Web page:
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Spanglish /

Rated: PG-13

Starring: Adam Sandler, Téa Leoni, Paz Vega, Cloris Leachman, Ian Hyland

Directed by: James L. Brooks

Produced by: Joan Bradshaw, Julie Ansell, James L. Brooks, Richard Sakai
Written by:
James L. Brooks
Distributor: Columbia Pictures



     I don’t have to enjoy the company of a set of characters to admire the film which they star in. Spanglish abuses this principle by not only containing some of the most annoying personalities in years, but also exemplifying bad filmmaking. For over two hours, I watched its diverse assortment of whiners complain like true idiots. Adding to this awfulness is the work of writer/director James L. Brooks, who, in addition to constructing poor dialogue, muddles the movie up in contradicting ideas and unbearable melodrama. The more one thinks about Spanglish, the worse. The movie represents an infinite galaxy of awfulness, waiting to be discovered.

     Spanglish stars an illegal alien from Mexico, named Flor Moreno (Paz Vega), and her daughter, Christina (Shelbie Bruce). Flor hops the American border with Christina, after her husband leaves her, and they make for L.A. There, she ends up working as a maid for the Claskys, the stereotypical, stuck-up, rich, white American family. They are in a state of inner-turmoil, at the moment. John (Adam Sandler) is the man of the house, in addition to being a world-renowned chef, who must continually spend more time at his four-star restaurant and less time with his family. Deborah (Téa Leoni) is the clueless mother, who confuses her dreams for her family as their own. Their two children are named Bernice (Sarah Steele) and Georgie (Ian Hyland).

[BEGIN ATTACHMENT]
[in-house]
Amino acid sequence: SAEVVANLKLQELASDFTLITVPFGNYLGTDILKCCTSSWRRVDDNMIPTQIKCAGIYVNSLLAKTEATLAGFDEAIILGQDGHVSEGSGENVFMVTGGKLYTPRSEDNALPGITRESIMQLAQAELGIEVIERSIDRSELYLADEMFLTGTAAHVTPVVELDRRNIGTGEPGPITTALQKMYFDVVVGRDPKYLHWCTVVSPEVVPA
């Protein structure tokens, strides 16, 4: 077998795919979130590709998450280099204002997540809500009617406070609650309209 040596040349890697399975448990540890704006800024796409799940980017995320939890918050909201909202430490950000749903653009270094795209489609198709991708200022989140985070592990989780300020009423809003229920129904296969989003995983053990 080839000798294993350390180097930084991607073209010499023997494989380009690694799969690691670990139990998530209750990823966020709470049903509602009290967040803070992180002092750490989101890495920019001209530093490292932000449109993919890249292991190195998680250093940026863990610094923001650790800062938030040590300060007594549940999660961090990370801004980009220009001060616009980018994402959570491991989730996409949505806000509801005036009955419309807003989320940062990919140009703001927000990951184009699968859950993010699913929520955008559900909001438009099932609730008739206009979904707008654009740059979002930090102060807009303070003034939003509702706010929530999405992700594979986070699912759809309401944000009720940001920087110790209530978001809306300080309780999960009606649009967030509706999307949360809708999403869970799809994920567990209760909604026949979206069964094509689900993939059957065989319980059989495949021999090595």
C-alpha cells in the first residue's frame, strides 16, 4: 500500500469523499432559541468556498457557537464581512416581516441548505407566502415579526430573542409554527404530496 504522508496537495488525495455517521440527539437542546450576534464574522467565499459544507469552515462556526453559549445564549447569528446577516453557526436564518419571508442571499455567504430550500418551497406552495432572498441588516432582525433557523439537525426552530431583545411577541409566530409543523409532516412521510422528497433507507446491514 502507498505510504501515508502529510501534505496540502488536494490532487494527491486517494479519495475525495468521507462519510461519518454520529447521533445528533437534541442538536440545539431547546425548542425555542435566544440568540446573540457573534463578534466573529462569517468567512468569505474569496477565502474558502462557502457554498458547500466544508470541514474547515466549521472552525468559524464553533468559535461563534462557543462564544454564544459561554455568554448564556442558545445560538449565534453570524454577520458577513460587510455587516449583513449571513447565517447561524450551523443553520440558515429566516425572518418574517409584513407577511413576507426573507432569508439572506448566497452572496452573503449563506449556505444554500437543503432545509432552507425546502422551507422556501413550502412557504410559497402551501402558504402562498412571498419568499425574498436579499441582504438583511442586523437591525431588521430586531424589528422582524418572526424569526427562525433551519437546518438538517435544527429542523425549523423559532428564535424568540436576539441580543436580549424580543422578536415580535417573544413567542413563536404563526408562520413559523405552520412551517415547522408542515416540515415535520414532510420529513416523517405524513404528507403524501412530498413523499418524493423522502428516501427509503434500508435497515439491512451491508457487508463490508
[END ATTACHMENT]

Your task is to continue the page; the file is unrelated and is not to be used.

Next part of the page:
The film is actually somewhat likeable, for awhile. However, when the Claskys bring Flor and Christina on vacation with them to their beach-house, Spanglish takes a nose-dive. There, Christina begins to become Americanized, much to the dismay of her traditionalist Mexicana mother. Also, a small, bizarre affair between Flor and John begins to brew. This is further “developed” in the conclusion of the film. For having hardly any plot, whatsoever, Spanglish certainly accomplishes a lot, none of which is any good.

     John is a whiner because he constantly complains about having a great life. Deborah is a whiner because she is unwilling to accept imperfection, while being imperfect, herself. Georgie is a beginning whiner because of his parents’ spoiling him. Flor is a whiner because she has been blessed with a job in an accepting America, despite the fact that she does the government no good, and is still angry when her daughter tries to adapt to the new culture. The only characters in the movie who seemed at all human to me were Bernice and Christina, who amazingly survive the wrath of the incoherent people who surround them. Cloris Leachman plays Deborah’s very wise alchoholic mother. And don’t tell me that I’m wrong in calling her this. Anyone who has the sense to drink their way out of Spanglish’s annoyance is an extremely intelligent one.

     I suppose Téa Leoni and Paz Vega deliver good performances in Spanglish, but I fault them entirely for choosing such good-for-nothing characters to play. Perhaps they wanted to create some sort of “groundbreaking” political message that the illegal Mexican worker is a better asset to America than the standard, U.S. born citizen. Even if this was the case, the movie didn’t change my strict thoughts on the issue of border control in the least. I went into it thinking that illegal immigrants were undeserving of American jobs, and came out with the same opinion, perhaps even stronger than it was before.

     I wouldn’t call Spanglish a missed opportunity, because I don’t think it takes a wizard to realize just how bad the script actually is. Why didn’t anyone at the studio stop to think about green-lighting the picture? Sure, it was made by a very successful filmmaker and has a usually-appealing list of names for a cast. But, again, I come back to my original point. Who wants to see a movie about whiners other than whiners, themselves? Watching Spanglish, I wasn’t sure whether to cover my eyes or my ears, because, frankly, either way, I was doomed.

-Danny, Bucket Reviews (Posted in 12.28.2004-2.5.2005 Update)

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